RAJ: I’ll accept your account of refusal, and still insist on the particular emphasis I’m giving to the eventfulness of writing flesh. It’s interesting you mention Nietzsche, because in Sentient Flesh, I elaborate on the way in which Du Bois’ 1890 commencement speech critiques the Nietzschean concept and project. First, by paraphrasing Nietzsche very closely in its account of the Teutonic and problematizing the tension or the dyad, Teutonic/submissive, Teutonic/Negro. And then secondly, by foregrounding, at least in my reading of it, the imperative not to forget in the Nietzschean way. So I’m willing to say, yes it is refusing the body, but not forgetting the eventfulness of the imposition of the body, the perpetual imposition of the body, what Tony Bogues refers to as “continual trauma.” But, in that not forgetting, performs other possibilities of being, I’m wanting to avoid the therapeutic gesture of forgetfulness, which for Nietzsche, of course, has to do as well with a need of forgetting the foundational cruelty of man.
FM: There is something that I have thought about a lot, so I’m interested in whether you think this, too. It comes back to Spillers’ work and specifically “Mama’s Baby, Papa’s Maybe.” What you’re talking about alongside Spillers, you recognize it as something that is explicit in Spillers. But there is something about it that could be mistaken for implicit, which therefore makes it vulnerable to being forgotten. It’s this ongoing semiosis that I won’t say is before, or I won’t say precedes, but that shows up, let’s say, or comes into relief, in another semiosis, which is, in fact, this imposition of body. But so many of the readings of Spillers that have become prominent are readings that are really focused on what she talks about elsewhere in that essay under the rubric, “theft of body.” So I wonder if part of what made the reception of (Dis)forming the American Canon so difficult for Afro-American Studies, or for that particular formation in the academic institution, was that those studies had become so primarily focused on what Spillers refers to as the theft of body, which she associates with slavery. This emerges in another way, much later on, without any reference to or acknowledgment of Spillers’ prior formation of it, in the work of Ta-Nehisi Coates who also speaks of this theft of body.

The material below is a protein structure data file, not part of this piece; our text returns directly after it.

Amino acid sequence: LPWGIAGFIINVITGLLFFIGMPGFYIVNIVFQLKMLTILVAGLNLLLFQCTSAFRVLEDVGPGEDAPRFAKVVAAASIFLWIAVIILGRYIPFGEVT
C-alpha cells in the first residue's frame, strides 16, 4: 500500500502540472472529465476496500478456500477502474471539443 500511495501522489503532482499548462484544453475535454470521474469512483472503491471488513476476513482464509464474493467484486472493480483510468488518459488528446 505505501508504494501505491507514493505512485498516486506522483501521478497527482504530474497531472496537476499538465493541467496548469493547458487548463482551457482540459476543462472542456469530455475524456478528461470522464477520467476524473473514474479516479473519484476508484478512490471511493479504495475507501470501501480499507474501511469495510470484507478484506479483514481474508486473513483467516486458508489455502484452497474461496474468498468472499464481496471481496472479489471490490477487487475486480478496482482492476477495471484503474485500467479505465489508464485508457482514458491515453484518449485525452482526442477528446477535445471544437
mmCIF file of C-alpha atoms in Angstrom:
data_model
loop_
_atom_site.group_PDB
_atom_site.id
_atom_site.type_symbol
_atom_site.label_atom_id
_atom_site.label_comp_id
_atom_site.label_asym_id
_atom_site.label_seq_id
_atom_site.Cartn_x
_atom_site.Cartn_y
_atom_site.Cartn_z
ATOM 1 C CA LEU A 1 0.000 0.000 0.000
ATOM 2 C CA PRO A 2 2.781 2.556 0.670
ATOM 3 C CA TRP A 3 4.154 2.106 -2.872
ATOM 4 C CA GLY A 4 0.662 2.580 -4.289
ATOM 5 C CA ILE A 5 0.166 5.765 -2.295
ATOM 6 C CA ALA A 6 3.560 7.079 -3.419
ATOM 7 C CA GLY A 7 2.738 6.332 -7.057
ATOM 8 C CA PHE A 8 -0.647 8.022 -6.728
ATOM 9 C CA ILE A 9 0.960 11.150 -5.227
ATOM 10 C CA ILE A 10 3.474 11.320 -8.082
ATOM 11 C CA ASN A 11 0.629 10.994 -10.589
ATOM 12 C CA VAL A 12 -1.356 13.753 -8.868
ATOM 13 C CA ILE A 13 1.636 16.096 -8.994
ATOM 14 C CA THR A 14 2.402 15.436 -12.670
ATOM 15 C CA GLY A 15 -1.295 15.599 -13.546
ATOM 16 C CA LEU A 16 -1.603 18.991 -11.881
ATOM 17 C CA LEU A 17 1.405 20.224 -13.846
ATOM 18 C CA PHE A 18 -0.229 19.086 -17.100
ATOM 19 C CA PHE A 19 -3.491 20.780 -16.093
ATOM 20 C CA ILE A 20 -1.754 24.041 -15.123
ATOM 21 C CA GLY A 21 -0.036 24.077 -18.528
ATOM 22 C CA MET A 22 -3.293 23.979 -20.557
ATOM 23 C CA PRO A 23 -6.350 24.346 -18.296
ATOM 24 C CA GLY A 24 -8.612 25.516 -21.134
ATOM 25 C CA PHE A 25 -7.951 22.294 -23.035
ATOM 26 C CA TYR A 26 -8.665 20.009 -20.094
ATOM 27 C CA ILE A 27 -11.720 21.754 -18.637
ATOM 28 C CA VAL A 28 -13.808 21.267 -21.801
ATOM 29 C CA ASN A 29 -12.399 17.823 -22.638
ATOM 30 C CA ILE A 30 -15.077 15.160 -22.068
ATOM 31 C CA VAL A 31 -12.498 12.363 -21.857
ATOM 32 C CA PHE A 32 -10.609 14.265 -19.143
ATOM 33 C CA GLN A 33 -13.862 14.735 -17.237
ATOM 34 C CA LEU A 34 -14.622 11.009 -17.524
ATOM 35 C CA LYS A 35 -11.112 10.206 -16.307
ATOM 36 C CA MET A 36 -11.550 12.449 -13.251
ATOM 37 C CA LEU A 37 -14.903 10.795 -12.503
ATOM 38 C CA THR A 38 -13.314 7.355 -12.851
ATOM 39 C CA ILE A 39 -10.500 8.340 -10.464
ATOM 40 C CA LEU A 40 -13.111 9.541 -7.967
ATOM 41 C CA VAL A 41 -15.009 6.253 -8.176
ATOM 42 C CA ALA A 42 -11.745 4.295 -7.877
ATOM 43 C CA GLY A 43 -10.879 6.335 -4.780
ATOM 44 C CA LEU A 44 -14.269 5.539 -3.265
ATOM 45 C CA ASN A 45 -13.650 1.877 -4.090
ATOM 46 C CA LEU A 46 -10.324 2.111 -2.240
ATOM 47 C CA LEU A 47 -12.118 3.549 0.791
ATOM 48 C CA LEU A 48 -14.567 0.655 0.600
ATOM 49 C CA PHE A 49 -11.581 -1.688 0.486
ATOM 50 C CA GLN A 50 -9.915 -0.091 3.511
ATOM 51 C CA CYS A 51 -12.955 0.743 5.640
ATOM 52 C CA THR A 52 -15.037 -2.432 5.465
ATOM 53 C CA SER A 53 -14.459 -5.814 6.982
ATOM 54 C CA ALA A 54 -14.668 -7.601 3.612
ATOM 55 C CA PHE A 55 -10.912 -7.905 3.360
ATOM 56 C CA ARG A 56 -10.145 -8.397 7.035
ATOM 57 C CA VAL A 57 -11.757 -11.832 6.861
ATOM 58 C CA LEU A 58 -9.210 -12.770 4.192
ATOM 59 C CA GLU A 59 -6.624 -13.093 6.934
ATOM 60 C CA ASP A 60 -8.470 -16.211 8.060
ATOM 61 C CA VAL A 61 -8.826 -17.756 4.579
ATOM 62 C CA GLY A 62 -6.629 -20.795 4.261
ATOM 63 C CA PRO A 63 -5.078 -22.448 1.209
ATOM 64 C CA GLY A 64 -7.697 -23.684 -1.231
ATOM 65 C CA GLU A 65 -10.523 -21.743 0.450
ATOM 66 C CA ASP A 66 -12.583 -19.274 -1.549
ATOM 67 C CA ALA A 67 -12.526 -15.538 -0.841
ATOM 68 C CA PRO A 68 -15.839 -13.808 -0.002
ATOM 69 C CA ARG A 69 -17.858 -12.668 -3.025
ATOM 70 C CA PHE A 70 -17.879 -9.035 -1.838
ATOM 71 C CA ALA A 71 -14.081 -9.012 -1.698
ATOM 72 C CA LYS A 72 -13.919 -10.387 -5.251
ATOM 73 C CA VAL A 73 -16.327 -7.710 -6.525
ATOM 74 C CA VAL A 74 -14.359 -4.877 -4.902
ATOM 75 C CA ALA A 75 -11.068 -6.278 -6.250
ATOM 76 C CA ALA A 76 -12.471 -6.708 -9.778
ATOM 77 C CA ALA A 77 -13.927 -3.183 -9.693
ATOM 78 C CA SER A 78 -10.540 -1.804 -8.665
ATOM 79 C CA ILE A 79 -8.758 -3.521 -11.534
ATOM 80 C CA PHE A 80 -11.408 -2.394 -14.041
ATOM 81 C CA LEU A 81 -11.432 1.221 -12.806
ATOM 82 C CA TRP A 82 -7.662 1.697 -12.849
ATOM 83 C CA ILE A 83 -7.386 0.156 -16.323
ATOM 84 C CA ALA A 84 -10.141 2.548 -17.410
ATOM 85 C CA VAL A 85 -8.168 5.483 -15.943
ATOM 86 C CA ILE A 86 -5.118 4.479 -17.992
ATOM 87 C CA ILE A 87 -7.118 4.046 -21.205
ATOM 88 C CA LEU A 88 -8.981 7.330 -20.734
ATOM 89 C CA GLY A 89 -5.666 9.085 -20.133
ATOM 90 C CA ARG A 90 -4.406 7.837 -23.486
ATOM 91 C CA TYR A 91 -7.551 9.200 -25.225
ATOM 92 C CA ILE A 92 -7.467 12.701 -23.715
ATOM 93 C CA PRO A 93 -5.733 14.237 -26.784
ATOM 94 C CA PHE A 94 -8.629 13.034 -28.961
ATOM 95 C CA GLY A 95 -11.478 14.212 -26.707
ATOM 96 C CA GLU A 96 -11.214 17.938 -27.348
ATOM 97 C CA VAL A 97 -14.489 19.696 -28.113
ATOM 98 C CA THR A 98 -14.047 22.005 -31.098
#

RAJ: Yes, this has become a predominant and unfortunate misreading, in my view, of “Mama’s Baby, Papa’s Maybe.” It is explicit, remember she talks about captive and slave bodies. This is very careful phraseology on her part. She’s marking the movement in which the flesh becomes these bodies so that they can be captured. And so the focus becomes on that second move forgetting that no, no, no she’s giving us an account of how this body gets constituted, which is central to the whole piece. And then there’s her elaborate engagement with Barthes; she says she’s talking about Barthes’ theory of myth. And if you go and you read what Barthes has done there and what she’s doing with it, this is exactly what she’s focusing on, the semiosis of the body’s theft of the signification of the flesh, and then from that point on, this becomes the captive enslaved body.
FM: But there are just so many readings which are so focused on the theft of body, perhaps because “theft of body” is a resonant phrase that has no analogue that shows up in the text say as “imposition of body.” Perhaps the focus on “theft of body,” emerges from the way it resonates with another phrase, “reduction to flesh.”
RAJ: That reception of Spillers’ essay is less a reception in Black Studies than it becomes a reception in Feminist Studies in Critical Studies, and Sedgwick and Butler and many others who have their own critiques and investments in the problematic of the body, investments that are themselves circumscribed within the discourse of the body; so, they read Spillers accordingly. Nevertheless, Spillers’ is quite explicitly attending to the way the semiosis, the symbolic order of the myth of the body, in Barthian terms, steals the signification of the fleshly semiosis.